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Life Mantra
Anu Goel
Teenage dating: Why teenagers fall into relationships 23 July, 2016
Teenagers face a lot of pressure and not only do they undergo biological changes in their body, they also face the transition from childhood to adulthood. With too much pressure, stress and increasing maturity, they start developing a feeling of attraction towards the opposite gender.

They develop romantic feelings and fall into relationships at a very tender age. Romance in adolescence, strengthens teens’ identities and interpersonal skills and allows them to explore intimate boundaries.

There is, however, also an abundance of risks adolescents are exposed to in the world of romance. Entering into intimate relationships too early can leave teens ill-prepared to handle typical problems couples face and without the support of peers at the same stage of romantic development.

The following are some reasons why teenagers fall into relationships:

Immaturity: Teenagers are immature and get easily attracted toward the opposite gender. They think they have fallen in love when it’s only an infatuation. They do not know the proper meaning of relationships and hence are driven into one just for the sake of experience. This immaturity, both of experience and emotion, can cause teens to experience low self-esteem, devastation and depression when the relationship ends.

Pressure: Teenagers may also feel the pressure to be in a relationship when they don’t want to be in one. Friends may ask them to be with them or do things for them to prove how much they ‘love’ them. Teens may find it difficult to judge a situation properly and may end up giving in to the pressure, despite their will. 

Feeling unwanted and loss of self worth: When a teen feels that he is not loved by anyone- parents or by the near and dear ones, he/she feels lonely and craves for love.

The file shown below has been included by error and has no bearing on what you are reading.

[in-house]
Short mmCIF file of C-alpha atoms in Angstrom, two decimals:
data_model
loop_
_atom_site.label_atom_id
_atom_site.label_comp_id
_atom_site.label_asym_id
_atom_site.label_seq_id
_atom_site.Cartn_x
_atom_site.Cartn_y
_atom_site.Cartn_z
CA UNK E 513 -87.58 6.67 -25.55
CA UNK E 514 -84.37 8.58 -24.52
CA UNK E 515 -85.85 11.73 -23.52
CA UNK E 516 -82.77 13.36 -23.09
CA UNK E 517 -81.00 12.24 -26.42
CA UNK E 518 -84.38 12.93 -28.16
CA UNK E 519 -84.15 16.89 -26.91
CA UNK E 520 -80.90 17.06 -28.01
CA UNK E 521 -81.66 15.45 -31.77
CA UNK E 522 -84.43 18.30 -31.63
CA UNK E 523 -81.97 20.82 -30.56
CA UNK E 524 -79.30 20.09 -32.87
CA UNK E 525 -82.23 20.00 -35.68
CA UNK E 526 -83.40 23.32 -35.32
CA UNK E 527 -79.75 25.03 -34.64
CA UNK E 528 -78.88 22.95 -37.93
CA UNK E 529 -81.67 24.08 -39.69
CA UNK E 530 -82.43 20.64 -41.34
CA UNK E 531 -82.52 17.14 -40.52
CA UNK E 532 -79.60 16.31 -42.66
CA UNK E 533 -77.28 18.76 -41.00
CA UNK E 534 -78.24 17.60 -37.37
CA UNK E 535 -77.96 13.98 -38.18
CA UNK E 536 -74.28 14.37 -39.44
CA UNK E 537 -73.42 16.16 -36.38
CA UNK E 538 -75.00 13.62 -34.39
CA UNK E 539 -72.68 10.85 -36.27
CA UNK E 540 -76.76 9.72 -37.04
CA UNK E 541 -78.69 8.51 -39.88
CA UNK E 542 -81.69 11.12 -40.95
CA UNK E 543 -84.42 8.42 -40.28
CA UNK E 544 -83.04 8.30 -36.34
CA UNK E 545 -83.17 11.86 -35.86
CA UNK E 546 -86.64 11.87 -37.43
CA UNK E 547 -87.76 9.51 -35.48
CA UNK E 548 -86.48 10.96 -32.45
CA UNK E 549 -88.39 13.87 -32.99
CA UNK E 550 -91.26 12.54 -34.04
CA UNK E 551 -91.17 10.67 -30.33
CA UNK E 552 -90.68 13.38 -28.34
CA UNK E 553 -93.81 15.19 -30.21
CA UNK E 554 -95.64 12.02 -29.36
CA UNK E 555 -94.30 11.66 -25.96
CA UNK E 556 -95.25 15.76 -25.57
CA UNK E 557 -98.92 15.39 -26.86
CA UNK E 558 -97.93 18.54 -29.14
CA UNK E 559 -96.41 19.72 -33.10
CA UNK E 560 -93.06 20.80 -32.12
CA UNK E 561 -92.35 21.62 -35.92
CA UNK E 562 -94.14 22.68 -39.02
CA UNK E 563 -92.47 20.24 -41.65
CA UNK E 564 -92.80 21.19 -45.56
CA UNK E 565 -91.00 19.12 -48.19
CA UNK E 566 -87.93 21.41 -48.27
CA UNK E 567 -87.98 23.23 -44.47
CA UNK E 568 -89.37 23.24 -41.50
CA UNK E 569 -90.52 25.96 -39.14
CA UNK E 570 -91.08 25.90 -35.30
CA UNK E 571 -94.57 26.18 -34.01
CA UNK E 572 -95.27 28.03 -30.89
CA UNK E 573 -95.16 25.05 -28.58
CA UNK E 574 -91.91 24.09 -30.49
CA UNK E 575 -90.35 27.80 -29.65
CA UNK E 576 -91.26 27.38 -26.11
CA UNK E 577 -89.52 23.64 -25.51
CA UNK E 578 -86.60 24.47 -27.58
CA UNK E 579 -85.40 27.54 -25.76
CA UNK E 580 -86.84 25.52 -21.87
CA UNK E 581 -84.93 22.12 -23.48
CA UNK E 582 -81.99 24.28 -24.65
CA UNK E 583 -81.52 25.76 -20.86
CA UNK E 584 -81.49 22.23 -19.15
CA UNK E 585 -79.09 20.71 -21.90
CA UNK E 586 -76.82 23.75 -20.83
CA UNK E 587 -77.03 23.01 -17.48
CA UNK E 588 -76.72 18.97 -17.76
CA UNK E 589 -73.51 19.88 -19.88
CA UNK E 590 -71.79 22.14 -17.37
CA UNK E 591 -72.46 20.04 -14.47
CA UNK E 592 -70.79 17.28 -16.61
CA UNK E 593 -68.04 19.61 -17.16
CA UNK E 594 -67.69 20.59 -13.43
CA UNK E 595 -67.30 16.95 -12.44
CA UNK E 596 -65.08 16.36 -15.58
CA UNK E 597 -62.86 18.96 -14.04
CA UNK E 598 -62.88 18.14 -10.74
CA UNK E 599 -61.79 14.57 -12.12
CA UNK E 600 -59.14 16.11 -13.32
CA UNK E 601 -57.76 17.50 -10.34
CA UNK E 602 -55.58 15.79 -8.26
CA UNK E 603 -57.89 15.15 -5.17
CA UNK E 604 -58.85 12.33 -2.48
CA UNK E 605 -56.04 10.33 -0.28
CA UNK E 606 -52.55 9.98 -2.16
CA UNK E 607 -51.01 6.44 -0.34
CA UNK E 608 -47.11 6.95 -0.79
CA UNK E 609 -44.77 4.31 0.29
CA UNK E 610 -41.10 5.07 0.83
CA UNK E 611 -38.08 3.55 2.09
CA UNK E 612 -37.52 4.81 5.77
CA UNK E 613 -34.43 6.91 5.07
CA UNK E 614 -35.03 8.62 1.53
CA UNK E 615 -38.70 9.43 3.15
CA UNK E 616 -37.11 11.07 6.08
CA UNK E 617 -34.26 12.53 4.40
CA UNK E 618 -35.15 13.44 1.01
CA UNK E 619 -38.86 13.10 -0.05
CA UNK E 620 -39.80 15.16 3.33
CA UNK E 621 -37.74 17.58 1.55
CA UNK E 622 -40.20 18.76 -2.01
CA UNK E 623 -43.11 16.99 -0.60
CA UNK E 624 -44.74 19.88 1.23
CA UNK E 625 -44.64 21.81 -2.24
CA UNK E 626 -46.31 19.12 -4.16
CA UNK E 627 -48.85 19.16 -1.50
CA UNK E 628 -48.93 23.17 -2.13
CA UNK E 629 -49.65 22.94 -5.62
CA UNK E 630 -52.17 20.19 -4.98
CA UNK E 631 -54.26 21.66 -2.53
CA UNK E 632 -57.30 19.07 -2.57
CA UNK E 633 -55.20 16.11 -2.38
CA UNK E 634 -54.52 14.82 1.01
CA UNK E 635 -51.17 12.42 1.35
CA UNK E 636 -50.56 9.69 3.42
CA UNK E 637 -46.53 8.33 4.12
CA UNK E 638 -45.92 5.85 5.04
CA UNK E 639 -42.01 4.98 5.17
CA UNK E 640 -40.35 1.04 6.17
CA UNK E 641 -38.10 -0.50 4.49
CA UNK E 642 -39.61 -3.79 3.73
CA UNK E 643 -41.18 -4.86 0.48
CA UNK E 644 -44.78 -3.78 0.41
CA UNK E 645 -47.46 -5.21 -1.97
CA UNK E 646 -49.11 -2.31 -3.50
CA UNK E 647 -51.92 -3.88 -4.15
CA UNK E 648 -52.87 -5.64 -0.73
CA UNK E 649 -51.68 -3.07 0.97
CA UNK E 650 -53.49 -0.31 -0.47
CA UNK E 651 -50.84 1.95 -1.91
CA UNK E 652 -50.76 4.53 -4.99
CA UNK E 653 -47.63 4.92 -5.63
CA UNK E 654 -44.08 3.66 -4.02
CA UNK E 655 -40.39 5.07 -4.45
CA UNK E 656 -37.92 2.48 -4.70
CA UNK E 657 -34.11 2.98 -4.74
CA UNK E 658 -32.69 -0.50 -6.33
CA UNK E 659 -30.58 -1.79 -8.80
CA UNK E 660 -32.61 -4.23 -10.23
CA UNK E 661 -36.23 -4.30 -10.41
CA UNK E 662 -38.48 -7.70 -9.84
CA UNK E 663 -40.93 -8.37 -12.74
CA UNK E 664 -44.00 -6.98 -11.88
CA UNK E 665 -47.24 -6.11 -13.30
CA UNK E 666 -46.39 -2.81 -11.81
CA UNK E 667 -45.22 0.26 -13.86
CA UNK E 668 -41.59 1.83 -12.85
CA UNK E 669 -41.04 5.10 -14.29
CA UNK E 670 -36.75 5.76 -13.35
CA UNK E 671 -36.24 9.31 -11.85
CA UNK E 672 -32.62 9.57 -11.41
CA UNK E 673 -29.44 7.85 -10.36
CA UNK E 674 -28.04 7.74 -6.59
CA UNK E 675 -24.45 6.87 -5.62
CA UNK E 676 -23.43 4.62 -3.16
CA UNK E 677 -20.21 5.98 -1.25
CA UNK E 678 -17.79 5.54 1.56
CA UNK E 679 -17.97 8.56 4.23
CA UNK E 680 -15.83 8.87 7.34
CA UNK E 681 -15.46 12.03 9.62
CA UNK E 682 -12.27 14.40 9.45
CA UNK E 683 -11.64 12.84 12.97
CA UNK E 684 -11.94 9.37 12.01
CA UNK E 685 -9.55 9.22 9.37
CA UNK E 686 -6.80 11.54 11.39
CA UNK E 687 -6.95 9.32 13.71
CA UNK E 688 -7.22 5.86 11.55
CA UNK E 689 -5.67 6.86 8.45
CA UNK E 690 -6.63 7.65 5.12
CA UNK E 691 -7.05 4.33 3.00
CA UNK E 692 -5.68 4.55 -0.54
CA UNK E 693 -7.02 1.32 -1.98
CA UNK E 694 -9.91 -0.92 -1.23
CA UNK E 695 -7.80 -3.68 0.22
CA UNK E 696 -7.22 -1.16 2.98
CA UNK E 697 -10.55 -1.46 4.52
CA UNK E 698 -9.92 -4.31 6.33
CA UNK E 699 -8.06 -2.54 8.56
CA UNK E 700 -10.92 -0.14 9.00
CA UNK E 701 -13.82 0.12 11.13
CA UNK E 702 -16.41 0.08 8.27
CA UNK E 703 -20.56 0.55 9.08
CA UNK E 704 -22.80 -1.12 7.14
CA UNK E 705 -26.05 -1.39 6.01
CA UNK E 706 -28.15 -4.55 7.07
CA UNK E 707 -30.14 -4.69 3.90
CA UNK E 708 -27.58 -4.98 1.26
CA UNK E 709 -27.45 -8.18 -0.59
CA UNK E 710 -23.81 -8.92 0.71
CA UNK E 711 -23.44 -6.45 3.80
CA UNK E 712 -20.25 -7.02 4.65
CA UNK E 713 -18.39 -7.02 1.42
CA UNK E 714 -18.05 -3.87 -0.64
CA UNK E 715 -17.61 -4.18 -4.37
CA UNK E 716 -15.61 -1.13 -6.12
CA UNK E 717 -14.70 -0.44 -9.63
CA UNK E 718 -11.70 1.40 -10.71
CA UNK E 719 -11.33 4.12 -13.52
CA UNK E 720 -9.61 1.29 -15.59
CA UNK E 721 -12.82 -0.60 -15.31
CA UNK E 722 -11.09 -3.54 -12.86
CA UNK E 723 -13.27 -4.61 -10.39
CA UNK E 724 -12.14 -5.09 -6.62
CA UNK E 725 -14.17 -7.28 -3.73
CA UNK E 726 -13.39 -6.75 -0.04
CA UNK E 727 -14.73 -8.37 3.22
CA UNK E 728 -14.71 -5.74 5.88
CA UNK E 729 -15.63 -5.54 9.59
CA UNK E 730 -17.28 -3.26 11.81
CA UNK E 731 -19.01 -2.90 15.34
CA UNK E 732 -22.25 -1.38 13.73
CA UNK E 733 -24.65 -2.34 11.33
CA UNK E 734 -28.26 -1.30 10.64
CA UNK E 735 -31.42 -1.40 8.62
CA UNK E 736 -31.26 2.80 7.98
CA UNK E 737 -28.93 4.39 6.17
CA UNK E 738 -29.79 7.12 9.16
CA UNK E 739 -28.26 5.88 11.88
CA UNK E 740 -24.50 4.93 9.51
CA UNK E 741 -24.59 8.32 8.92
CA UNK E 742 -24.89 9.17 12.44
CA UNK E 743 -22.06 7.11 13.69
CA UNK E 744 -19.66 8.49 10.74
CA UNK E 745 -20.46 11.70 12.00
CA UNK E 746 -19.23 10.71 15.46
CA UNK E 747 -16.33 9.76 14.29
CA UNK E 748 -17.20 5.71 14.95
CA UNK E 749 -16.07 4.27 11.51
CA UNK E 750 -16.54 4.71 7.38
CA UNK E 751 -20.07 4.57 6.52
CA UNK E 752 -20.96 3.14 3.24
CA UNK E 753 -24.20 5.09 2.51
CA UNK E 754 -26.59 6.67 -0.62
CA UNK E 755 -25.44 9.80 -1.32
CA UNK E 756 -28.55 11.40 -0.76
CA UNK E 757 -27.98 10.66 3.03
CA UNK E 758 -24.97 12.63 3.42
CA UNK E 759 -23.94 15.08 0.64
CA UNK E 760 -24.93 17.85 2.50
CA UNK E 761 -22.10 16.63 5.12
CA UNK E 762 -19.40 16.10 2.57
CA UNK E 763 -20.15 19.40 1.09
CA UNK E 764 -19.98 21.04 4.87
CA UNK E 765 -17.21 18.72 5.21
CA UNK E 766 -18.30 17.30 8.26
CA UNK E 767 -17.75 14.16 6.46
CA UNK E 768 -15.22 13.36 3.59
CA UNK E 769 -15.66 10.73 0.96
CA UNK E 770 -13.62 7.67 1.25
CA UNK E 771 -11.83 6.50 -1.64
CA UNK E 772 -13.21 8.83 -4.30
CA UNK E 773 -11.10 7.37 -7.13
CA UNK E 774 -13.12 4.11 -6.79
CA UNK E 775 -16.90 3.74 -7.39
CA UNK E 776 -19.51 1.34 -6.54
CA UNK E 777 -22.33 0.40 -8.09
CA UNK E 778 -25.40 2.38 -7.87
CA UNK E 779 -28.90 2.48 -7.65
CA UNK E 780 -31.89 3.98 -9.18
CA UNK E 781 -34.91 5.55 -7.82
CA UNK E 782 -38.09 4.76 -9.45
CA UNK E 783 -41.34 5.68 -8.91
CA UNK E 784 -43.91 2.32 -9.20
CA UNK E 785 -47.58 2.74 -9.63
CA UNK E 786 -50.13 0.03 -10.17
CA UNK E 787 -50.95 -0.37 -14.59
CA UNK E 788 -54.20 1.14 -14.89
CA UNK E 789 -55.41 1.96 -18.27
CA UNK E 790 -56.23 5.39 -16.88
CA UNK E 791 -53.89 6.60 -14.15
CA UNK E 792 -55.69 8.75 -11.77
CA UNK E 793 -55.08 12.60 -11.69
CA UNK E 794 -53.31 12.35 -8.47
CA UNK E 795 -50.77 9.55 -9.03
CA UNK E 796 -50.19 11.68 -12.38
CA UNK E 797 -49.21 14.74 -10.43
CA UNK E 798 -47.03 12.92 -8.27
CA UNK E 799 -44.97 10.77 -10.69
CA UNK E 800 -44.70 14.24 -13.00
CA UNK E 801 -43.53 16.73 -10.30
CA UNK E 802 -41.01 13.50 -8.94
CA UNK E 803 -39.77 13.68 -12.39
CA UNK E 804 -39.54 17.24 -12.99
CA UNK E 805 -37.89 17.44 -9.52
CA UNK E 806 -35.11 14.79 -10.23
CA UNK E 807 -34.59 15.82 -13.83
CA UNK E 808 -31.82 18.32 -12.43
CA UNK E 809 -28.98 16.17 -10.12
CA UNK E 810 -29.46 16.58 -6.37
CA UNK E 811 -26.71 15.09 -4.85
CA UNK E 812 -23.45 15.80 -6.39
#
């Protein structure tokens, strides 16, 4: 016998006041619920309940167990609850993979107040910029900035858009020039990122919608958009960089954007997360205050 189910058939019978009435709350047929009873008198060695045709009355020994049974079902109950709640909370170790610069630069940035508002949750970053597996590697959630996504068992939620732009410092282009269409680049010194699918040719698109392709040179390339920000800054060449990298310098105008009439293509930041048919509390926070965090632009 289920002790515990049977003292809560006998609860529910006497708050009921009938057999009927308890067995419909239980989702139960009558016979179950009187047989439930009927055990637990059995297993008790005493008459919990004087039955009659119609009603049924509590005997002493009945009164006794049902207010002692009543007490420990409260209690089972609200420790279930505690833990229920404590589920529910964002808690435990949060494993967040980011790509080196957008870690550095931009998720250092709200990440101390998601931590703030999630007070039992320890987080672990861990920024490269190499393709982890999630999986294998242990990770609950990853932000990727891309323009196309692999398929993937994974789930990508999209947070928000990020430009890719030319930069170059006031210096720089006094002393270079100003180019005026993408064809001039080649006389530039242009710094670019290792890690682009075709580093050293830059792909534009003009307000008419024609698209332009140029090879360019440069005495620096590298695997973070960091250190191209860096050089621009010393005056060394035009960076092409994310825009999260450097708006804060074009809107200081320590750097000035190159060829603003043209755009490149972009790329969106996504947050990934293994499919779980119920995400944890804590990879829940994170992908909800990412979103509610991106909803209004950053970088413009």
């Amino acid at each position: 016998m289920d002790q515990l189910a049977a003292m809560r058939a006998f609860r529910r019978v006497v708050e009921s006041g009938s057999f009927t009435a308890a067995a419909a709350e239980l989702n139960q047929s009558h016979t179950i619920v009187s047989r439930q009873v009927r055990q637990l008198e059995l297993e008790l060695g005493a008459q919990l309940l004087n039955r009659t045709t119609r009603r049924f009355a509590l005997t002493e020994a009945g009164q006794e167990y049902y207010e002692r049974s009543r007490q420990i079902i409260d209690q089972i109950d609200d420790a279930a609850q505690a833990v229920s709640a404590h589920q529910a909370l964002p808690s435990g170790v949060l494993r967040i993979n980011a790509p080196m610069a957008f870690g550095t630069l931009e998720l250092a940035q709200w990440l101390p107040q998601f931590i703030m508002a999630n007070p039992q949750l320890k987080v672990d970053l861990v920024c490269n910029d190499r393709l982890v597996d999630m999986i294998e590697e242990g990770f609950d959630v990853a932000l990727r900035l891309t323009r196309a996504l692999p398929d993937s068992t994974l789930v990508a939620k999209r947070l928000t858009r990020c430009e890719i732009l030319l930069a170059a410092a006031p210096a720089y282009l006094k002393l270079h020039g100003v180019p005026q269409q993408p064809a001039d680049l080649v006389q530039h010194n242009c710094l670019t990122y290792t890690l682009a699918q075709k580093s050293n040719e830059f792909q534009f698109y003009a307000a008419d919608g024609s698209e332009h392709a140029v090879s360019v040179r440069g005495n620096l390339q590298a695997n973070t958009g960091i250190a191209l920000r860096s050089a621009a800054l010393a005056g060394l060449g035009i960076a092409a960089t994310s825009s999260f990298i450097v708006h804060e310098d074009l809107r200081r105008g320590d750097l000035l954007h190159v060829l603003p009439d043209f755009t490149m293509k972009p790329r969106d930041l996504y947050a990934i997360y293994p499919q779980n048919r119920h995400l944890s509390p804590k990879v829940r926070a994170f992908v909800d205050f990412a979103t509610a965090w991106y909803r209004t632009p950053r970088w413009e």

This feeling of being unwanted is also one of the primary reasons why teenagers date. When in a relationship they do not feel the lack of self worth and enjoy receiving the attention of their partner.

Social status: Being in a relationship can increase the social status of teens. They are considered ‘cool’ and hence gain popularity. Being someone’s boyfriend or girlfriend and raising one’s social status means everything to a teenager. On the negative aspect, break ups ruin social statuses and destroy public image.

Curiosity: Curiosity is also one of the reasons why teens start dating. They are eager to know how it feels to fall in love and be loved. They want to gain sexual experience and know more about the opposite sex.

While there are several reasons as to why teens date, teenage dating also faces several problems:

The pain of break ups: The most common problem of teen dating is break ups. Teens do not understand the significance of relationships and are inexperienced and so end up in misunderstandings and fights with their partners. They do not realise that their attraction is infatuation thereby ending up ties, leaving each other heartbroken. Teens find it difficult to cope up with the pain of a break up and often go into depression or even attempt suicide. They lose self confidence and are unable to bring back self worth. They depreciate their mental health and find it even more difficult if the relationship is driven by criticism and contempt.